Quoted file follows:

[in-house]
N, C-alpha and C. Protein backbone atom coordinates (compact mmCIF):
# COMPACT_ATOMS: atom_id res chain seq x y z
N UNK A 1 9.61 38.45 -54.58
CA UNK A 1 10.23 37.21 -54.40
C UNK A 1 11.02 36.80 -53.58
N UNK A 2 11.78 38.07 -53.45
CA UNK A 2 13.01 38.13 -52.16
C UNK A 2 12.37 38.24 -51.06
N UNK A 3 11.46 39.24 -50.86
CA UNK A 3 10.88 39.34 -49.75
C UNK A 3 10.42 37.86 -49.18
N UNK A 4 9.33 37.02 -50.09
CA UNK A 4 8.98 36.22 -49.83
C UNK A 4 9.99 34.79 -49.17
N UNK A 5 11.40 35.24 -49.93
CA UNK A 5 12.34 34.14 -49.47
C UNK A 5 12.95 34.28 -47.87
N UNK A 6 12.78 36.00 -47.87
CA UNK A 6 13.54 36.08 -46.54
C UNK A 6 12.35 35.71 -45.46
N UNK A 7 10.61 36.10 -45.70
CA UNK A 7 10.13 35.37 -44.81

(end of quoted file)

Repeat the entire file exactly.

[in-house]
N, C-alpha and C. Protein backbone atom coordinates (compact mmCIF):
# COMPACT_ATOMS: atom_id res chain seq x y z
N UNK A 1 9.61 38.45 -54.58
CA UNK A 1 10.23 37.21 -54.40
C UNK A 1 11.02 36.80 -53.58
N UNK A 2 11.78 38.07 -53.45
CA UNK A 2 13.01 38.13 -52.16
C UNK A 2 12.37 38.24 -51.06
N UNK A 3 11.46 39.24 -50.86
CA UNK A 3 10.88 39.34 -49.75
C UNK A 3 10.42 37.86 -49.18
N UNK A 4 9.33 37.02 -50.09
CA UNK A 4 8.98 36.22 -49.83
C UNK A 4 9.99 34.79 -49.17
N UNK A 5 11.40 35.24 -49.93
CA UNK A 5 12.34 34.14 -49.47
C UNK A 5 12.95 34.28 -47.87
N UNK A 6 12.78 36.00 -47.87
CA UNK A 6 13.54 36.08 -46.54
C UNK A 6 12.35 35.71 -45.46
N UNK A 7 10.61 36.10 -45.70
CA UNK A 7 10.13 35.37 -44.81